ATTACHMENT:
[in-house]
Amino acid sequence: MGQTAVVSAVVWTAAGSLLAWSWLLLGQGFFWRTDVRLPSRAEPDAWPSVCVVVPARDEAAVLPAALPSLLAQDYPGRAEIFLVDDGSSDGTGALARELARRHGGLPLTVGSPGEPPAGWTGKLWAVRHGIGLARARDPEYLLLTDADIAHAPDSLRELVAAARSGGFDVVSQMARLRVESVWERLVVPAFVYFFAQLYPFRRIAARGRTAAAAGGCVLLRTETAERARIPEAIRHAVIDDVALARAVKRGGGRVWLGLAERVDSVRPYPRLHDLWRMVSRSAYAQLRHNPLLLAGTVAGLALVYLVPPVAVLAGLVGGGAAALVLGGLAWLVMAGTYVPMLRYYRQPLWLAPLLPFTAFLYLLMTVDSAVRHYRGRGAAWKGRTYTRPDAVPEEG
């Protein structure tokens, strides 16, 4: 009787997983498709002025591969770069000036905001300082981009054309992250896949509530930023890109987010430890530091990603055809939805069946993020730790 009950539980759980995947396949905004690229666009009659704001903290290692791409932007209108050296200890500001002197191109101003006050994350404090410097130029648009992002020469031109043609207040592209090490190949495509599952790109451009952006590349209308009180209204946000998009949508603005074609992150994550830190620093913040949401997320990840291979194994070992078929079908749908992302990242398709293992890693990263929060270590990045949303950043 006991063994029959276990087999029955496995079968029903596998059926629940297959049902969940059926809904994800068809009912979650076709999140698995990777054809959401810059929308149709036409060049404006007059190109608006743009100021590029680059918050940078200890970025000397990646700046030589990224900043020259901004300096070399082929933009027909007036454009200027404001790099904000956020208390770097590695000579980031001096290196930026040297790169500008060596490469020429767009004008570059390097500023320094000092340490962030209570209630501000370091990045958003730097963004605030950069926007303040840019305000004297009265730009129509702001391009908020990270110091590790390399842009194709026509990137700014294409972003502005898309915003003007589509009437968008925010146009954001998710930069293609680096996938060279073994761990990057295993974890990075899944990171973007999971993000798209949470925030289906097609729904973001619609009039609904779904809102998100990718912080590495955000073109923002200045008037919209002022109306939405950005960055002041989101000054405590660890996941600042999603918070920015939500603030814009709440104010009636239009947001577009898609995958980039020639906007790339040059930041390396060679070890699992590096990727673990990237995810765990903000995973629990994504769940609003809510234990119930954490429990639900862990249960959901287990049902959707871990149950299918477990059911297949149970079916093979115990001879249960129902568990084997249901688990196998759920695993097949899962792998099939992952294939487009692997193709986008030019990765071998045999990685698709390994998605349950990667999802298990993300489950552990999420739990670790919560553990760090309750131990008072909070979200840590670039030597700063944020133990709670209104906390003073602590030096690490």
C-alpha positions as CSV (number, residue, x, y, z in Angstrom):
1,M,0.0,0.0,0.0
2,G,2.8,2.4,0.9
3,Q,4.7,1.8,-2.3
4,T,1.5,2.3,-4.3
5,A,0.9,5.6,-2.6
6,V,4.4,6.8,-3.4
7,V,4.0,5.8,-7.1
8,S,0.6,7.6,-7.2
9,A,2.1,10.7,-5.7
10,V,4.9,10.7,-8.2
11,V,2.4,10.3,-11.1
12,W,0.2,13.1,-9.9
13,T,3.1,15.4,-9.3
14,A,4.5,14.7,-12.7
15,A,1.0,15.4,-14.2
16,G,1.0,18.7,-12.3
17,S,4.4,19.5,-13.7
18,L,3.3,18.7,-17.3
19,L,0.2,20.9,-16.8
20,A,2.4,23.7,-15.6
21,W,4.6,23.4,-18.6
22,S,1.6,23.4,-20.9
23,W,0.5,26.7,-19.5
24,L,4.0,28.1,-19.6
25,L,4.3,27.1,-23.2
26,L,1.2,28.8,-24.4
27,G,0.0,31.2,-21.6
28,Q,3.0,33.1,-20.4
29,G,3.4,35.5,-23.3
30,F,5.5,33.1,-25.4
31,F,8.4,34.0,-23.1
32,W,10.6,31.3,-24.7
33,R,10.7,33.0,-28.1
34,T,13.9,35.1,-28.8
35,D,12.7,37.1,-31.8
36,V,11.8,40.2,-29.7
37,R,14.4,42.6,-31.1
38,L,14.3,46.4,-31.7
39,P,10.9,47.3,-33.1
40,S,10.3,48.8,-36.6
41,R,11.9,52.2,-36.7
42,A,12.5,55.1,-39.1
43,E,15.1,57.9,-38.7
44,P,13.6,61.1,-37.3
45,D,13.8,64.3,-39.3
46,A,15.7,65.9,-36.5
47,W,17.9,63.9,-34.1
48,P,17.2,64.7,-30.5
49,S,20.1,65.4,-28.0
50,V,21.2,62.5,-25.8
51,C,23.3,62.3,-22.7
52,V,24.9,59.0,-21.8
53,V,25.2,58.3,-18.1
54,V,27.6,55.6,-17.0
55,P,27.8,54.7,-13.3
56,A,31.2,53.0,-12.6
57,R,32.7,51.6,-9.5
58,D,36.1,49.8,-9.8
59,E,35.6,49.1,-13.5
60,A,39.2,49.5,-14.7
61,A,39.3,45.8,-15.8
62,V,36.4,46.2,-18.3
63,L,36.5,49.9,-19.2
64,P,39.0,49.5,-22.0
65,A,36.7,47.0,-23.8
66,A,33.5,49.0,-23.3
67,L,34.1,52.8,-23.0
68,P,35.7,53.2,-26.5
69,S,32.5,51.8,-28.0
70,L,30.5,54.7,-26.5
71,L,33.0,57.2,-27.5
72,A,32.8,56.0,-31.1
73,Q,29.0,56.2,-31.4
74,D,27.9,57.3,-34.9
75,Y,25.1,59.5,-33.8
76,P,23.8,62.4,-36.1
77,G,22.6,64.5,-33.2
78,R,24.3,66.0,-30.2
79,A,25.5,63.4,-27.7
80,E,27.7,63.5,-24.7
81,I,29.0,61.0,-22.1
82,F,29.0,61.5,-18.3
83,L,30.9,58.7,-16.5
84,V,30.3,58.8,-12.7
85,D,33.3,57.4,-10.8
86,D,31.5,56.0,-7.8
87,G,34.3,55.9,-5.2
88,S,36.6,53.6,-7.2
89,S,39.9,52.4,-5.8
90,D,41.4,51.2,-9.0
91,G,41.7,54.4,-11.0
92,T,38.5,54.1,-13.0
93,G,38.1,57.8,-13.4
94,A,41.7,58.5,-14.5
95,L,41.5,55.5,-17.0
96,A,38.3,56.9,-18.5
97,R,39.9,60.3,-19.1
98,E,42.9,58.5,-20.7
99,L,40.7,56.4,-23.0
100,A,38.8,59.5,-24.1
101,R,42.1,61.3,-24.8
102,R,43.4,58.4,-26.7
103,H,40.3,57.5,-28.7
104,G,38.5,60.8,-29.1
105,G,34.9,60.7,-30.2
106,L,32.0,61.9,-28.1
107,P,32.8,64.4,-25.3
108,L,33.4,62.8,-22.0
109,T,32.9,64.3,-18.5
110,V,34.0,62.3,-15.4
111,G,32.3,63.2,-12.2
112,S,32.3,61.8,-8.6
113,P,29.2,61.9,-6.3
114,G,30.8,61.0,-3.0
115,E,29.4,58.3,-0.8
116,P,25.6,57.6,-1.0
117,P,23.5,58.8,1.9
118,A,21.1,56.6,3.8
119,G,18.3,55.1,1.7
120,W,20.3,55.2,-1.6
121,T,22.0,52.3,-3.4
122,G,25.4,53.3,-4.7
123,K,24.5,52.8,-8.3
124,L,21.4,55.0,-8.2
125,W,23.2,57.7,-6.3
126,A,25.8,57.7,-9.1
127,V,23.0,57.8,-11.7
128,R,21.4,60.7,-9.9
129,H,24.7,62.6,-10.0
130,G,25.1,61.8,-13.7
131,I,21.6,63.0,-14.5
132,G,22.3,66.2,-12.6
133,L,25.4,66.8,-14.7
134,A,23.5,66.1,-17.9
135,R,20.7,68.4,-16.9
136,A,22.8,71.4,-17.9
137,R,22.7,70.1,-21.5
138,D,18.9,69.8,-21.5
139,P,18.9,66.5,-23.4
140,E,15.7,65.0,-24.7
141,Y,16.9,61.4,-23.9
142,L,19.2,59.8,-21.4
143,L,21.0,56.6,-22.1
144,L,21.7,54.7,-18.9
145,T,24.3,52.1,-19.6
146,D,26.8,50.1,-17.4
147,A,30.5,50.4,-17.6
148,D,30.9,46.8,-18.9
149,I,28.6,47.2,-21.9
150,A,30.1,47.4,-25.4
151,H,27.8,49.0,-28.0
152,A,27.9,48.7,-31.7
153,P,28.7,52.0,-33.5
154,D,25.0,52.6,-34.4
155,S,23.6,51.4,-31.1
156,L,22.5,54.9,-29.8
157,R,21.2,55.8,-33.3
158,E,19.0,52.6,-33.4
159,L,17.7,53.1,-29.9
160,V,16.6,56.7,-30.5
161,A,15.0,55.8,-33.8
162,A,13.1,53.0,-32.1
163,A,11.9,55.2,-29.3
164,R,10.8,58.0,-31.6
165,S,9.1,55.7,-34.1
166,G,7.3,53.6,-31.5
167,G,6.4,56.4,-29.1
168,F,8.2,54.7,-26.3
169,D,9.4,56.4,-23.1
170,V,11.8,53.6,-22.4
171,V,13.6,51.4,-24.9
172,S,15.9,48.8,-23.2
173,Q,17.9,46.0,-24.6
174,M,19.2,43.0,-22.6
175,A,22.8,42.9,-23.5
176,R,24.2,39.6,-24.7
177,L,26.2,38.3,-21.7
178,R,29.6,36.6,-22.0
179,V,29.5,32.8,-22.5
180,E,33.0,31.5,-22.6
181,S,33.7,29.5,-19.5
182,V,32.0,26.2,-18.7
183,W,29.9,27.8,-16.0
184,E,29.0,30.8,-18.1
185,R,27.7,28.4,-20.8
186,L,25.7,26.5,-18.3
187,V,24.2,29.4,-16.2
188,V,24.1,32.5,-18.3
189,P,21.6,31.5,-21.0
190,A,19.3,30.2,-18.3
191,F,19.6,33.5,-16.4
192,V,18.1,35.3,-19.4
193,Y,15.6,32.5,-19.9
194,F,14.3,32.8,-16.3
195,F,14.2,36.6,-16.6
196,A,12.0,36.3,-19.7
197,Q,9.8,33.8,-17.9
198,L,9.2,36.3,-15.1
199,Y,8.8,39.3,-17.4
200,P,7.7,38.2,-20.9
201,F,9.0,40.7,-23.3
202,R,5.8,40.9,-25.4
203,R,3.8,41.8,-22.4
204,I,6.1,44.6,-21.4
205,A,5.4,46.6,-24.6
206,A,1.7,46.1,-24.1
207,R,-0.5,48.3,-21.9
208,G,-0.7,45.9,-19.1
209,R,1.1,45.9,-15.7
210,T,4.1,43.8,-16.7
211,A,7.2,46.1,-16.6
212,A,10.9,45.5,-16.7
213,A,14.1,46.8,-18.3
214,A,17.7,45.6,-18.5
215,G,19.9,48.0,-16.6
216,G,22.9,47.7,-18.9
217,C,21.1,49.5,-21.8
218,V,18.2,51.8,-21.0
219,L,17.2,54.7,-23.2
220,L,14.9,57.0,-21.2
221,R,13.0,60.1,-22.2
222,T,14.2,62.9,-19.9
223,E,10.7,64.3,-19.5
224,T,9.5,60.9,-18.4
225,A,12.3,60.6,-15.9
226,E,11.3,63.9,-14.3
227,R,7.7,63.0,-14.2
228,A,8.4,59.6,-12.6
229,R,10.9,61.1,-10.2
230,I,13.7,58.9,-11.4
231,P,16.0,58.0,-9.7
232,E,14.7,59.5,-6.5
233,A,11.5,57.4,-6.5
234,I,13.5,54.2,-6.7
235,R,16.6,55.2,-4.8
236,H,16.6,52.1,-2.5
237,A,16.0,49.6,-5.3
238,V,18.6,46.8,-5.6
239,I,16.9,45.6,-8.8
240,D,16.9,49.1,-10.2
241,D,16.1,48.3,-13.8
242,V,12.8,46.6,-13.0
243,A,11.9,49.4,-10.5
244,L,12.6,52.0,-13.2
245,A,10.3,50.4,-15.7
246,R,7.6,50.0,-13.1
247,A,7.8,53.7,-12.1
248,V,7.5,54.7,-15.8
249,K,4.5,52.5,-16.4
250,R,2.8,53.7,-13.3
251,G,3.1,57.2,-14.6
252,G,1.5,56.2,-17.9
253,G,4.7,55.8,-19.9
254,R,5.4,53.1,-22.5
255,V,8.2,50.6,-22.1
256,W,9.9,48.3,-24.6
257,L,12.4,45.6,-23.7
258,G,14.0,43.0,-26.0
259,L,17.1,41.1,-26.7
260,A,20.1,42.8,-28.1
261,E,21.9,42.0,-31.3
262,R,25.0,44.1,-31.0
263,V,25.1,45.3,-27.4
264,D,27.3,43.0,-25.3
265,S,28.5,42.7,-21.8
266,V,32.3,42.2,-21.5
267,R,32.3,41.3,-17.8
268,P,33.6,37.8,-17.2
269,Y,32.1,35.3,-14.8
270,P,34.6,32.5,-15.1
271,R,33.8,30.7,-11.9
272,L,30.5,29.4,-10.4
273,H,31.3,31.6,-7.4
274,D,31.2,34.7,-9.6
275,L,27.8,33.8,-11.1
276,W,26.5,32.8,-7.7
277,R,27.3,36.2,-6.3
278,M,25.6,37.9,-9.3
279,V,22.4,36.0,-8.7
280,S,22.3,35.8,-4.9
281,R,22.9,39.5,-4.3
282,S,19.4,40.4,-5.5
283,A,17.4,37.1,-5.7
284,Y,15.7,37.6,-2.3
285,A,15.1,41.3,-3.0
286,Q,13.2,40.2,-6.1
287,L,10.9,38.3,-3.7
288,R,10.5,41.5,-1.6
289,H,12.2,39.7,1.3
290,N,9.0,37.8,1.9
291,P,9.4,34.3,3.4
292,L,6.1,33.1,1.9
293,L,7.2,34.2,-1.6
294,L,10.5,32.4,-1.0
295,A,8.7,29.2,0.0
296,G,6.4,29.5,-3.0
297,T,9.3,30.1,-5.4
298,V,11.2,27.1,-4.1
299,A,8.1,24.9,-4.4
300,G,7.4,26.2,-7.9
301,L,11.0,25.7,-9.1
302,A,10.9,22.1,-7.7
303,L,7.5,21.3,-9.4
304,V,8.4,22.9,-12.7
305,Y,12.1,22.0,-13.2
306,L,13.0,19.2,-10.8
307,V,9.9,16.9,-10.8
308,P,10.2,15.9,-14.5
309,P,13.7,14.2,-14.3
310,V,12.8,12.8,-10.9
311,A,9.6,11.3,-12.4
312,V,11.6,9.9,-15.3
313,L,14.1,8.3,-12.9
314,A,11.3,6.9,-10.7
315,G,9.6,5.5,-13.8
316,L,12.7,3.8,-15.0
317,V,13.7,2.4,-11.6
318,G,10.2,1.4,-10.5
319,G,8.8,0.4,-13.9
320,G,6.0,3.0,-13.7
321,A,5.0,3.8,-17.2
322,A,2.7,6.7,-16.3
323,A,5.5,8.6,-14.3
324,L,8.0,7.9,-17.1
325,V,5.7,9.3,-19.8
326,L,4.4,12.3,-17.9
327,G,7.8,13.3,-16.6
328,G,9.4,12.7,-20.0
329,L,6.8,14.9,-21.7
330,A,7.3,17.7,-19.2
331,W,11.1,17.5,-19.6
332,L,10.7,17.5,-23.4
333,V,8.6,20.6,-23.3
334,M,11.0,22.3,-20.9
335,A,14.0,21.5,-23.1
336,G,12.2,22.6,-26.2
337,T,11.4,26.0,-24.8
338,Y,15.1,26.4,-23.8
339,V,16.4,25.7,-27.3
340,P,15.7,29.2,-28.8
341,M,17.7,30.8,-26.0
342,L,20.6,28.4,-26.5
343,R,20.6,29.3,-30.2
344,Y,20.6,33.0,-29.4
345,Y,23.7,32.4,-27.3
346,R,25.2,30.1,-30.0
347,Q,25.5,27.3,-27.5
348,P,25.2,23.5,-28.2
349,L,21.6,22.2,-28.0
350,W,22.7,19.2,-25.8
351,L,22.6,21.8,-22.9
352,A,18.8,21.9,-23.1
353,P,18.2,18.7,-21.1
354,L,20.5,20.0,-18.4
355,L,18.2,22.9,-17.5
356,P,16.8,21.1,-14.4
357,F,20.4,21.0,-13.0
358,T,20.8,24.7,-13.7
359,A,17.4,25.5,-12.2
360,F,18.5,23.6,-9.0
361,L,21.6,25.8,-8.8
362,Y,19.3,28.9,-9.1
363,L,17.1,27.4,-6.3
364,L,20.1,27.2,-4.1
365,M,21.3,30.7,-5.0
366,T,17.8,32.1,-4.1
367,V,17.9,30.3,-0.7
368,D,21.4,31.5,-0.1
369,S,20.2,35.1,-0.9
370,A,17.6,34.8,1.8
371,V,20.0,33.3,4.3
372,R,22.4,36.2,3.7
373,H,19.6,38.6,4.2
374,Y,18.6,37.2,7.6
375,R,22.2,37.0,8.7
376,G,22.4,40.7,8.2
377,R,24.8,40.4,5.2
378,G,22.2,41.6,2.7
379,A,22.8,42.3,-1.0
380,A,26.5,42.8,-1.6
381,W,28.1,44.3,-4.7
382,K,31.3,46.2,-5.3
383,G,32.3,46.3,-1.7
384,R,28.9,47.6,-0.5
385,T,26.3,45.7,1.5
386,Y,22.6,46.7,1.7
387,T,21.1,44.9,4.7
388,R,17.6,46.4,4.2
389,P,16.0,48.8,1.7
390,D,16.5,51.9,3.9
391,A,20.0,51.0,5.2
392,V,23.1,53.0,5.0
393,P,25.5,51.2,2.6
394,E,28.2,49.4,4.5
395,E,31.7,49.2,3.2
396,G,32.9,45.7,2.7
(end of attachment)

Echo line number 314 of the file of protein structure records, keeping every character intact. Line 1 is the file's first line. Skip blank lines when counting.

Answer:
310,V,12.8,12.8,-10.9